Robotics & Autonomous Systems

Find out more about our robotics and autonomous systems testing and validation facilities.

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Electrical Infrastructure Research Hub

The Catapult has appointed the University of Strathclyde and the University of Manchester to form the Electrical Infrastructure Research Hub.

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Automation & Engineering Solutions

Find out more about our work in robotics, autonomous systems and artificial intelligence.

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Stay Current

Dig deeper into the biggest issues facing offshore wind, wave and tidal energy with our series of Analysis & Insight papers.

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Live Innovation Opportunities

There are a number of programmes identifying the key technology innovation challenges faced by the offshore renewables industry. Solving these challenges will help drive down the cost of offshore renewable energy, with positive effects for the industry and UK economy. Visit our Live Innovation Opportunities page to find out if your technology has the answer.

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Submarine Technology Ltd

Introduction

The huge global growth in offshore renewable energy, particularly offshore wind, over the past decade has driven continual improvements in associated products, services and processes.

For example, limited access to offshore wind turbines for scheduled operations and unscheduled maintenance, due to weather and other access issues, can often result in huge overall costs for windfarm operators.

This creates an opportunity for the development of disruptive innovations to lower these costs and increase the efficiency of carrying out operations and maintenance activities (O&M). As a result, the sector is increasingly turning to robotics and autonomous systems for the answers.

 

Submarine Technology Ltd

Submarine Technology Ltd (STL) specialises in subsea and offshore industries, offering consultancy, design and development services. The firm has developed a multi-axis robotic arm to be used offshore by installing a stand-alone motion-compensating arm on a vessel to enable the transfer of personnel or equipment from the vessel to a platform.

 

Keeping Hazards at Arm's Length

Initially, STL focused on developing the ship-mounted robotic arm to transfer crew from a vessel to a fixed offshore structure – the Neptune Project. The motion-compensated personnel-access system reduces the hazards associated with choppy seas and intense wave motions to allow for safer crew transfers by limiting the relative movement between the vessel and structure.

STL has been able to further develop its Neptune technology with the help of the EU funded Marine-i programme, a £9.3m collaboration project in which ORE Catapult is a project partner. Marine-i plays a vital role in accelerating innovation in the marine energy sector in order to exploit the full potential of wave and tidal energy sources.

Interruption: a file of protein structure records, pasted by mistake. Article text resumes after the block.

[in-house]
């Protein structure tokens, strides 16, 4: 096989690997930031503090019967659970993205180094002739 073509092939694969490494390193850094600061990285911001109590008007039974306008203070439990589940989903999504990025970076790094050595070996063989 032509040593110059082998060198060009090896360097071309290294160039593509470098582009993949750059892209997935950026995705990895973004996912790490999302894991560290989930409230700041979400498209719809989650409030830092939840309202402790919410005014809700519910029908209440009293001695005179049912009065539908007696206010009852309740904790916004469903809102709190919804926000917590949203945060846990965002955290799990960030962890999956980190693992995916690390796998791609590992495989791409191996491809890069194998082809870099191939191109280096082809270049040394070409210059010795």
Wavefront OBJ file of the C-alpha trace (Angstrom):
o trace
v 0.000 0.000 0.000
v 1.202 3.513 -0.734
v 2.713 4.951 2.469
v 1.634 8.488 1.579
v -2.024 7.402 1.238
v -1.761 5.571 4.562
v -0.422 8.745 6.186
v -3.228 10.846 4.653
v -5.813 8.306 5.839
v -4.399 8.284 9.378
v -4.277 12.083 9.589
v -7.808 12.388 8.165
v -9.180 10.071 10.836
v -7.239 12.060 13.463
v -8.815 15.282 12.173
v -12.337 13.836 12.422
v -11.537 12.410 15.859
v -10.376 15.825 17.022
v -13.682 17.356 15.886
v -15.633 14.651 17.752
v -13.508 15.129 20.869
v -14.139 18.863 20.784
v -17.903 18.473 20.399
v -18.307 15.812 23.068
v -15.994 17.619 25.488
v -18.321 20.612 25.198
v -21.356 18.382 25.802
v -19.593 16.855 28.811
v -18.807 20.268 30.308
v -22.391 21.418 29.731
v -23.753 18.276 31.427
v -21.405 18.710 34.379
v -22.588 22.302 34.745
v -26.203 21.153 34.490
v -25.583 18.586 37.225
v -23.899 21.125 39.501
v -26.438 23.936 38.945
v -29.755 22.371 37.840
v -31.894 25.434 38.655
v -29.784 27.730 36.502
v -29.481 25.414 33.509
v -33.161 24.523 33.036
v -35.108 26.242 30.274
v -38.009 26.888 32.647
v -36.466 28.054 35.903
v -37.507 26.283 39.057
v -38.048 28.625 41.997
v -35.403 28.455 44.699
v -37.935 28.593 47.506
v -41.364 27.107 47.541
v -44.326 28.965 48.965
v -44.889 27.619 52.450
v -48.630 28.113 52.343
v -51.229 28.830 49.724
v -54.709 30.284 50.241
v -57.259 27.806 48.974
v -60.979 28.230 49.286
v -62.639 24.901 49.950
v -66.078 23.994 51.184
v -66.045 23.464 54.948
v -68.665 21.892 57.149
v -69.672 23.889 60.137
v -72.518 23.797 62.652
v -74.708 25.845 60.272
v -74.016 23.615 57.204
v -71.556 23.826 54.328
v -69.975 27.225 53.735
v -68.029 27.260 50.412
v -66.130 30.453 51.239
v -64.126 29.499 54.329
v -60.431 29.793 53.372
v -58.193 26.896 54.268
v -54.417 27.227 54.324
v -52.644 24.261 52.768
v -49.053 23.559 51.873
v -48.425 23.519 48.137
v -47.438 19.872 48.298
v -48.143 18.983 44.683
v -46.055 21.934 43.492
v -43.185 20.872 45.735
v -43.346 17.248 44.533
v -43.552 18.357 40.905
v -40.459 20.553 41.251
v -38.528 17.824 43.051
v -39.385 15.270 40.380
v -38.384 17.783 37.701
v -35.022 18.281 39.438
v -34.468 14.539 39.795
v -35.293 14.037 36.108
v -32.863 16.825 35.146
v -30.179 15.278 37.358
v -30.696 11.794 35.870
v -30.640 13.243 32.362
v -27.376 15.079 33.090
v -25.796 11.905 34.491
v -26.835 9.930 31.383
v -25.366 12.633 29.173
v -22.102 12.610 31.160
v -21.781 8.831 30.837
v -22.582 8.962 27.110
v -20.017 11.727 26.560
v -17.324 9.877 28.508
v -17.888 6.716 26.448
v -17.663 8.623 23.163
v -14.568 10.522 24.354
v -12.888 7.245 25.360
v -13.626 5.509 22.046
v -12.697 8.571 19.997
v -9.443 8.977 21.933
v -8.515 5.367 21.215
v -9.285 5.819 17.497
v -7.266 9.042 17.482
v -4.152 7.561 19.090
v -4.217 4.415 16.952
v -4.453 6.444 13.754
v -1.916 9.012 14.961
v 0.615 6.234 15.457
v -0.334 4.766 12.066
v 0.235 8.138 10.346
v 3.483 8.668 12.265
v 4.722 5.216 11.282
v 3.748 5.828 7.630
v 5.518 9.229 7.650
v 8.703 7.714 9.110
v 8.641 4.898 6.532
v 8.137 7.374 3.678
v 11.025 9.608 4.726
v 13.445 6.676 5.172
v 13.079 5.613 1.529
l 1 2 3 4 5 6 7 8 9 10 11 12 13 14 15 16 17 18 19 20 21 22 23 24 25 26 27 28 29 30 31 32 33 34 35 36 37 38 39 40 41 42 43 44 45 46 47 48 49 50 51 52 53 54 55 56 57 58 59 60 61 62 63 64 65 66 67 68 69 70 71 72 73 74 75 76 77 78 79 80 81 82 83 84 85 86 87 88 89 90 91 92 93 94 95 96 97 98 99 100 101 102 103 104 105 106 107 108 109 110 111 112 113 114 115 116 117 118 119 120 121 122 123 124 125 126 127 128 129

Since engaging with Marine-i, STL has identified further applications where its Neptune technology can be used. As a result, STL has extended the motion-compensating technology to provide a “synchronous-stabilisation” capability, enabling movement between two floating platforms such as transferring from a vessel to a floating device. This is known as Autonomous Synchronised Stabilisation Platform (ASSP).

The robotic arm will increase efficiency and access for offshore operations as well as improving the safety of technicians transferring between two moving platforms. It could also be used for other applications such as the launch and recovery of ROV’s and AUV’s (Remotely-Operated and Autonomous Underwater Vehicles).

 

The Market

The potential market for the ship-based robotics of the Neptune and ASSP is enormous as virtually all the global fleet of offshore support vessels could benefit from adoption of the technology. According to an OECD report (Offshore Vessels, Mobile Offshore Drilling Units, Floating Production Unit Market Review) there were 5236 vessels in relevant categories in 2014 and the numbers have been increasing since then. STL is already discussing specific applications with interested parties in the UK, Norway, Denmark and Holland.

 

Our Role

STL has benefitted greatly from the support of ORE Catapult. Since engaging with the Catapult and the Marine-i programme, the vast potential of STL’s technology has become apparent. With our support, STL was able to extend its technology to allow for “synchronous-stabilisation” capabilities and offer new applications of the technology to better suit the needs of the industry.

We have provided STL with crucial networking opportunities, introducing the firm to key industry and academic contacts to further develop its robotic arm technology as well as potential end users. We have showcased STL at the 2019 All Energy Conference, Sea Works in 2019 and helped STL host its own workshop in October 2019. This has resulted in a number of enquiries interested in the building of a full-size prototype.

ORE Catapult is now working with STL, National Oceanographic Centre, University of Portsmouth and Plymouth SMART Sound to scope a follow-on project to develop a full-size robotic arm.

Thanks to the exposure ORE Catapult has provided, STL has opened a new office in Falmouth and intends to base a Business Development Manager there. Additional jobs will be created as commercialisation proceeds.

 


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